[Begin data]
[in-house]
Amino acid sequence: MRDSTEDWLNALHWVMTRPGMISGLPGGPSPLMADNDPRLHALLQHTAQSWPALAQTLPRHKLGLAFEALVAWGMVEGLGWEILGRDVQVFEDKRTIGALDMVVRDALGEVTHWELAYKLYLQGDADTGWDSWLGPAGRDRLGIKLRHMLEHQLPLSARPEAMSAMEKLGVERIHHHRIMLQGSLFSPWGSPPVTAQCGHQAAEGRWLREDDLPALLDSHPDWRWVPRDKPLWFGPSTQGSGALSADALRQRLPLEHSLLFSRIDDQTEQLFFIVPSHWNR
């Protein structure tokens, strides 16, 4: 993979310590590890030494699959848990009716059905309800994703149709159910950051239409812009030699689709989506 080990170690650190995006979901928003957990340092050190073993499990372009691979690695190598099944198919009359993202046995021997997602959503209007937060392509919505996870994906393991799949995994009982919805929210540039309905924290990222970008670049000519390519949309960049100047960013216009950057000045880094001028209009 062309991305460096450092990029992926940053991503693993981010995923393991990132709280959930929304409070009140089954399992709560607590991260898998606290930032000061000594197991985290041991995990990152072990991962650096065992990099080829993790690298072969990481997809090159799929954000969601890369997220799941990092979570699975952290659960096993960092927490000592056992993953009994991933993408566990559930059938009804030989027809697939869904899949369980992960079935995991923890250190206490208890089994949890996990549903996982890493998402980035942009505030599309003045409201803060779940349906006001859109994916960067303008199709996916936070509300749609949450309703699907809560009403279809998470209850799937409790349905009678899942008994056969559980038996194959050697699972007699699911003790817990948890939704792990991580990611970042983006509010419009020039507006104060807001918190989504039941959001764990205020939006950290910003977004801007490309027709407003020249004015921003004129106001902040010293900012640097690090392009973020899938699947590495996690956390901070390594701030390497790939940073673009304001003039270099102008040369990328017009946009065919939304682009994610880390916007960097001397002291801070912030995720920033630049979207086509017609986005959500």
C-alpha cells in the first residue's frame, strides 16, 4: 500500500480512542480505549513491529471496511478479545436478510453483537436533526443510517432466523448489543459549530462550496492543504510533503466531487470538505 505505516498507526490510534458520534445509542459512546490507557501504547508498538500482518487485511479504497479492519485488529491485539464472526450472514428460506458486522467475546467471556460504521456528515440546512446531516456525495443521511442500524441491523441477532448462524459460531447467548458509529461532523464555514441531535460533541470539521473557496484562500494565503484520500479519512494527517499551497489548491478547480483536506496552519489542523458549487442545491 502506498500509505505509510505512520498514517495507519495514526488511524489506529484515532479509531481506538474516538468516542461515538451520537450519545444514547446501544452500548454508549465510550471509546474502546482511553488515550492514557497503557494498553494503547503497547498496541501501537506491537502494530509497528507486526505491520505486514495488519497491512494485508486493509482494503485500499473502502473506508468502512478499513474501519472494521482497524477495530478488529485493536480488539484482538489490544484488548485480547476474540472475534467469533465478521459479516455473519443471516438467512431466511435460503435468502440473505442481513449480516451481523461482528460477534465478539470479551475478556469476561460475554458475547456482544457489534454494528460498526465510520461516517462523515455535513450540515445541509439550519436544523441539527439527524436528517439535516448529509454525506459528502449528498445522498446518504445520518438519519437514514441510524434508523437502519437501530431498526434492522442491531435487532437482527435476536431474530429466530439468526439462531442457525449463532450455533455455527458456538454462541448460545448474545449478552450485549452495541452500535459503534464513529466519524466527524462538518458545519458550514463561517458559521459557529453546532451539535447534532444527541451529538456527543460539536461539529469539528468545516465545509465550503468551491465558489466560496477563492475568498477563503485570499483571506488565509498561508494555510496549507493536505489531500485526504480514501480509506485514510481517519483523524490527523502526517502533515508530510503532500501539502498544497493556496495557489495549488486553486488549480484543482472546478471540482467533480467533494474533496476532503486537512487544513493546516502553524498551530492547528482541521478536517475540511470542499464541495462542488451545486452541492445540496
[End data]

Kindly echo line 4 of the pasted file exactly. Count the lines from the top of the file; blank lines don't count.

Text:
C-alpha cells in the first residue's frame, strides 16, 4: 500500500480512542480505549513491529471496511478479545436478510453483537436533526443510517432466523448489543459549530462550496492543504510533503466531487470538505 505505516498507526490510534458520534445509542459512546490507557501504547508498538500482518487485511479504497479492519485488529491485539464472526450472514428460506458486522467475546467471556460504521456528515440546512446531516456525495443521511442500524441491523441477532448462524459460531447467548458509529461532523464555514441531535460533541470539521473557496484562500494565503484520500479519512494527517499551497489548491478547480483536506496552519489542523458549487442545491 502506498500509505505509510505512520498514517495507519495514526488511524489506529484515532479509531481506538474516538468516542461515538451520537450519545444514547446501544452500548454508549465510550471509546474502546482511553488515550492514557497503557494498553494503547503497547498496541501501537506491537502494530509497528507486526505491520505486514495488519497491512494485508486493509482494503485500499473502502473506508468502512478499513474501519472494521482497524477495530478488529485493536480488539484482538489490544484488548485480547476474540472475534467469533465478521459479516455473519443471516438467512431466511435460503435468502440473505442481513449480516451481523461482528460477534465478539470479551475478556469476561460475554458475547456482544457489534454494528460498526465510520461516517462523515455535513450540515445541509439550519436544523441539527439527524436528517439535516448529509454525506459528502449528498445522498446518504445520518438519519437514514441510524434508523437502519437501530431498526434492522442491531435487532437482527435476536431474530429466530439468526439462531442457525449463532450455533455455527458456538454462541448460545448474545449478552450485549452495541452500535459503534464513529466519524466527524462538518458545519458550514463561517458559521459557529453546532451539535447534532444527541451529538456527543460539536461539529469539528468545516465545509465550503468551491465558489466560496477563492475568498477563503485570499483571506488565509498561508494555510496549507493536505489531500485526504480514501480509506485514510481517519483523524490527523502526517502533515508530510503532500501539502498544497493556496495557489495549488486553486488549480484543482472546478471540482467533480467533494474533496476532503486537512487544513493546516502553524498551530492547528482541521478536517475540511470542499464541495462542488451545486452541492445540496